Pablo Picasso knew from an early age that he was unlike the rest. Born in Malaga, Spain in 1881, he displayed little skill or interest in school work as a child, and looked forward to his hours spent in detention for being a bad student, where he would lose himself in his sketchbook.
Fortunately for the world, his father was an artist and arts professor, and took a special interest in his son’s talents. He began training him in painting and drawing while he was still very young, and by the time Picasso was 13 years old, his skills had already surpassed his father’s.
Picasso was destined for a life spent swimming against the tide. He chafed at authority, and objected to the rigidity of classical traditions and techniques that were taught to him in the prestigious fine arts schools he attended as a teenager. In 1899, at the age of 18, he fell in with a crowd of radicals, artists and intellectuals in Barcelona who would inspire his break from the classical traditions of his education, and launch him on a path towards innovation and experimentation that would see him grow into one of the most influential and transformative artists in history.
Picasso moved to Paris two years later, and began his lifelong journey through style after style, mastering and profoundly marking each in turn as he charted his own inimitable path. Picasso’s works rarely fit within established traditions: his evolution ran from his early Blue, Rose, and African periods, through to the Cubism tradition he co-founded, and on to a brief return to Realism, before finally diving into the Surrealist movement, which saw him produce one of the famous and powerful anti-war paintings in history — Guernica, a copy of which hangs today in the United Nations headquarters in New York. Throughout his 78 years as an artist, he produced no fewer than 13,500 paintings, 100,000 prints and engravings, 34,000 illustrations, and 300 sculptures and ceramic pieces.
In every stage of his life and career, whether inspired by personal tragedies, wartime traumas, or private elations, Picasso’s genius was fuelled by a passion and authenticity that saw him push the boundaries ever further, flouting all outwards conventions and criticisms as he invented and reinvented the rules of the game, time after time.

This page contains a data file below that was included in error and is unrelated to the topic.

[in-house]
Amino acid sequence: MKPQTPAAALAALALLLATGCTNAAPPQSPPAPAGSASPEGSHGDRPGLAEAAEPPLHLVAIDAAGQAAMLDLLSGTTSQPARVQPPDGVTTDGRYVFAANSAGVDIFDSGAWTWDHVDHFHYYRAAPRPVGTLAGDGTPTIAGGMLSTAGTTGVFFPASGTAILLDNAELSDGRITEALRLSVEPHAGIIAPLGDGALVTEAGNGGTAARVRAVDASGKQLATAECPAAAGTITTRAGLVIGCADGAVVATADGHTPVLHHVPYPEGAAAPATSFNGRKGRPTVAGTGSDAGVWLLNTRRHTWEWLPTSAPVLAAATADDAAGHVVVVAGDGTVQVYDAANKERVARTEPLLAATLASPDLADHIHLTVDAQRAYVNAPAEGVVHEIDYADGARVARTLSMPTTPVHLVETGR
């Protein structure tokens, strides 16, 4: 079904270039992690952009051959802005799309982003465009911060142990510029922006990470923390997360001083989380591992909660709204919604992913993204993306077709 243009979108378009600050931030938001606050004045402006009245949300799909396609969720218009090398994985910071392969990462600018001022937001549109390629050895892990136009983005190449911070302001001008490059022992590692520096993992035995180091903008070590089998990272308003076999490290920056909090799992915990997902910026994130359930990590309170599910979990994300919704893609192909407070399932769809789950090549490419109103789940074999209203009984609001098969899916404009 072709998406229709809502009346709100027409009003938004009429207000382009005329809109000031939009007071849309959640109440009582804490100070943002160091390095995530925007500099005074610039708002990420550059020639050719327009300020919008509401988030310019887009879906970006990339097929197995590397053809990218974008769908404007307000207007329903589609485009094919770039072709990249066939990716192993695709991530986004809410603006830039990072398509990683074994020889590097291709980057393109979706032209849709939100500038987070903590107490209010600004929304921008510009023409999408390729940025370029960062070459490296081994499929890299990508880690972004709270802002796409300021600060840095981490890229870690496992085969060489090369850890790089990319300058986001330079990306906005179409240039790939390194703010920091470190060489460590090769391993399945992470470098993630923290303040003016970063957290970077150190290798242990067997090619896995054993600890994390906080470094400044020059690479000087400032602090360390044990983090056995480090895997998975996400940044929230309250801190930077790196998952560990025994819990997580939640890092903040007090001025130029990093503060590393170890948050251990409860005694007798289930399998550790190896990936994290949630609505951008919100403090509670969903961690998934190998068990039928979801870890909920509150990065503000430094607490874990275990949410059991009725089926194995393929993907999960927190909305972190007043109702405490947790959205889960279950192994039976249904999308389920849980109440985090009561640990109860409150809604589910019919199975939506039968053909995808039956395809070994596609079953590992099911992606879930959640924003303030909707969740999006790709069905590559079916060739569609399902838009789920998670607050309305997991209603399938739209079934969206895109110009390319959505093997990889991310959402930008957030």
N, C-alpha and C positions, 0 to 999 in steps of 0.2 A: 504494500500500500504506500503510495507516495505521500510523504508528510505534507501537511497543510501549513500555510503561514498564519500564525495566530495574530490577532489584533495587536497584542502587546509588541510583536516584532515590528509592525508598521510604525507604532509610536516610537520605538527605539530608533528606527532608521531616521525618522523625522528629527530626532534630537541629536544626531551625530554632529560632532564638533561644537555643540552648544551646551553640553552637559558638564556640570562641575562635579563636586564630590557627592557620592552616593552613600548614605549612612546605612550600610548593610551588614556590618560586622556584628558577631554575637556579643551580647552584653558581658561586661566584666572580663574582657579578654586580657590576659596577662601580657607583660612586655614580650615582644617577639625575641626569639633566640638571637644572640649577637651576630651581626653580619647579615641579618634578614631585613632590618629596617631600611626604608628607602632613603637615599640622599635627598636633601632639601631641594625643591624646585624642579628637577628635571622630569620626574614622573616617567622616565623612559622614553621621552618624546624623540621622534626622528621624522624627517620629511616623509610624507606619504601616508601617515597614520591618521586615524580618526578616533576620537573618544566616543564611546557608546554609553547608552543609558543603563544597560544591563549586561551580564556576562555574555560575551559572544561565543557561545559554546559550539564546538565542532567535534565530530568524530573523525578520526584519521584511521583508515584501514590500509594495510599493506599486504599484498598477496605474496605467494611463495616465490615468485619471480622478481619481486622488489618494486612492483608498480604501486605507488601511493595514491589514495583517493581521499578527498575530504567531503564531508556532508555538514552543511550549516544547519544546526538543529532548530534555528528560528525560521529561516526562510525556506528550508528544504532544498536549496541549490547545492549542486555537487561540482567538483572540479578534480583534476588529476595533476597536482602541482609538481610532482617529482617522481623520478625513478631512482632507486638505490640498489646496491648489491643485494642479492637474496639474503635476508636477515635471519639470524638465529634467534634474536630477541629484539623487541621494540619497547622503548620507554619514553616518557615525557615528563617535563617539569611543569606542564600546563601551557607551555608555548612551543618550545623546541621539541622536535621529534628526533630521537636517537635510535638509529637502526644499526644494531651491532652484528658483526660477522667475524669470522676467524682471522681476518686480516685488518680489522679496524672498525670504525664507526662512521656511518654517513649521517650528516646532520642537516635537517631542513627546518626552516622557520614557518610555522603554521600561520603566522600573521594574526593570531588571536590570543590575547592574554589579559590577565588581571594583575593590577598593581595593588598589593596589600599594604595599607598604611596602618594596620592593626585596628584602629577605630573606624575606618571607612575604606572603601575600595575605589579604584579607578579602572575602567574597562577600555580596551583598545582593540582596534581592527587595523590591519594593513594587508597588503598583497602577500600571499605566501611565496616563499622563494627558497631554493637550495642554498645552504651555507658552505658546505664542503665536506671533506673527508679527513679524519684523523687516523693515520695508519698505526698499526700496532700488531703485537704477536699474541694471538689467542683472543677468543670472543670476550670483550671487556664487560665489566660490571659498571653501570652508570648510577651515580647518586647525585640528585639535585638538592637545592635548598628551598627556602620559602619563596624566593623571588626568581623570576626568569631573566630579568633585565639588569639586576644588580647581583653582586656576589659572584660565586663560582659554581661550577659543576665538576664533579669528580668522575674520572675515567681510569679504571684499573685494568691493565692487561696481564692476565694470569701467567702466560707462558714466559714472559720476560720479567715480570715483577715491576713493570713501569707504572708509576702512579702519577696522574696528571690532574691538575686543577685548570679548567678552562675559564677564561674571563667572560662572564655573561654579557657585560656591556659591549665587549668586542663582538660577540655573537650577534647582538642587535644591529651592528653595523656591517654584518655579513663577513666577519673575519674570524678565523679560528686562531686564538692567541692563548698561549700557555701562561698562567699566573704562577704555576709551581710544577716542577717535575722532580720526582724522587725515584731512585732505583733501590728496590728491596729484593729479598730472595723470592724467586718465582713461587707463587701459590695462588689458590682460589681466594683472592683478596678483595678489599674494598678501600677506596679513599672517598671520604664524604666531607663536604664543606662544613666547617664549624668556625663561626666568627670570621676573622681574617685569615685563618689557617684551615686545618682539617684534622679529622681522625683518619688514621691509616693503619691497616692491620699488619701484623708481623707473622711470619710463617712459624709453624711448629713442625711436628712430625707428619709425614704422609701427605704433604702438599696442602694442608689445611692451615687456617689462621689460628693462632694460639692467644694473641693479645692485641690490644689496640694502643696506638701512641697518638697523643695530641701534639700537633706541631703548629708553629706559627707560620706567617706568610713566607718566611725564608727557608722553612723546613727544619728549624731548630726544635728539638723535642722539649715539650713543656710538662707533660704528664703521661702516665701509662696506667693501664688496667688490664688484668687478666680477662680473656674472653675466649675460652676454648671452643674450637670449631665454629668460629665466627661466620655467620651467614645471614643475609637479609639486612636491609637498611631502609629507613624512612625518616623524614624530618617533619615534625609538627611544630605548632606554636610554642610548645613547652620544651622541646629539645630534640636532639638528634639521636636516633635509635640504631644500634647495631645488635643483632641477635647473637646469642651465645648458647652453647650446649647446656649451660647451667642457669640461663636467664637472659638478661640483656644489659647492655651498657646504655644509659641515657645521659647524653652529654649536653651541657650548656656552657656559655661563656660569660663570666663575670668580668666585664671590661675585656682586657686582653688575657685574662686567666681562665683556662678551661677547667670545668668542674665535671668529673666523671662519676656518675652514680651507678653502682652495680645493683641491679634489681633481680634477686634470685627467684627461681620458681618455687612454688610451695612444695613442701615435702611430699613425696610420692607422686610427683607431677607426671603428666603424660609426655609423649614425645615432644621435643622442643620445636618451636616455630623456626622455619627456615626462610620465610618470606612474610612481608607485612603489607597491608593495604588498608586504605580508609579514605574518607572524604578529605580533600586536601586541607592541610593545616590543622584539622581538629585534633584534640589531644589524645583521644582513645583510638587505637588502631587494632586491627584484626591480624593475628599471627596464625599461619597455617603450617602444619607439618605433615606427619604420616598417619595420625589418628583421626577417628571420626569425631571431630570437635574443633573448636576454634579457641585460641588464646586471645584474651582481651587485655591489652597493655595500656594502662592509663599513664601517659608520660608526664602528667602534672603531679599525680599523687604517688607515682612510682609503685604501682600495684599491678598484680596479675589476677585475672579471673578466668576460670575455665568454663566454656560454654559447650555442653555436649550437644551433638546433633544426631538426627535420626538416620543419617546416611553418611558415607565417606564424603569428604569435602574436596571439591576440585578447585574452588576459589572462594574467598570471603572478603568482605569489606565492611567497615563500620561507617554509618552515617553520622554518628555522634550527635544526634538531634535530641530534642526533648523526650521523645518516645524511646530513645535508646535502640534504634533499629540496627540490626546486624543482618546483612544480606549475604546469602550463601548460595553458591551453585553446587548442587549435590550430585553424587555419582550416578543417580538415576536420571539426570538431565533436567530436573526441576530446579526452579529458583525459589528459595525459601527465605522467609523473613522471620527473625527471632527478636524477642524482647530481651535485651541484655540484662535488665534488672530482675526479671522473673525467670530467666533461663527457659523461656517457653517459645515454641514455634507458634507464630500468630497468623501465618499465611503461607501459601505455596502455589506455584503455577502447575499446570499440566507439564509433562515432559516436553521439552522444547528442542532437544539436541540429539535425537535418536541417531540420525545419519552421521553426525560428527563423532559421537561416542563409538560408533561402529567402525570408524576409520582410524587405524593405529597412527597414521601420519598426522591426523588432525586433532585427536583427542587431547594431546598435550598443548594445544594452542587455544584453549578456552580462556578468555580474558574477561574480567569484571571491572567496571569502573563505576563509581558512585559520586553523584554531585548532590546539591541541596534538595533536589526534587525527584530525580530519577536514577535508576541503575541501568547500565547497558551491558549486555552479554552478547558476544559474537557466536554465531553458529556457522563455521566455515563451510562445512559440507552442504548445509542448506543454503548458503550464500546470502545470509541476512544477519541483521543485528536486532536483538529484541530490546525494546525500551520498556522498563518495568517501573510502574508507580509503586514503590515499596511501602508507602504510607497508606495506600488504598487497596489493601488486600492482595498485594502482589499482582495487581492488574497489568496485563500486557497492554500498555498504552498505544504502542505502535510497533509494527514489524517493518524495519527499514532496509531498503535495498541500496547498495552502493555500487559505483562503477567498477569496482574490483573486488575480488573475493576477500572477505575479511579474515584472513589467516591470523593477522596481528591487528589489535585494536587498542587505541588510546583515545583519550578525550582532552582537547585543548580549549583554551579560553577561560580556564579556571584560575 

Picasso is a legend of the twentieth century, who always followed his heart, especially when it pointed against the grain. So with that in mind, here are our Top 20 Pablo Picasso Quotes to Inspire the Artist in You.
Top 20 Pablo Picasso Quotes to Inspire the Artist in You
The purpose of art is washing the dust of daily life off our souls.
I paint objects as I think them not as I see them.
Our goals can only be reached through a vehicle of a plan, in which we must fervently believe, and upon which we must vigorously act. There is no other route to success.
Unless your work gives you trouble, it is no good.
Every child is an artist. The problem is to remain an artist once they grow up.
He can who thinks he can, and he can’t who thinks he can’t. This is an inexorable, indisputable law.
Every act of creation is first an act of destruction.
The hidden harmony is better than the obvious.
The artist is a receptacle for emotions that come from all over the place: from the sky, from the earth, from a scrap of paper, from a passing shape, from a spider’s web.
Inspiration exists, but it has to find you working.
What one does is what counts and not what one had the intention of doing.
There is no abstract art. You must always start with something. Afterward you can remove all traces of reality.
It takes a long time to become young.
Action is the foundational key to all success.
Everything you can imagine is real.
The chief enemy of creativity is ‘good’ sense.
Everything is a miracle. It is a miracle that one does not dissolve in one’s bath like a lump of sugar.
I don’t believe in accidents. There are only encounters in history. There are no accidents.
Art is a lie that makes us realize the truth.
Others have seen what is and asked why. I have seen what could be and asked why not.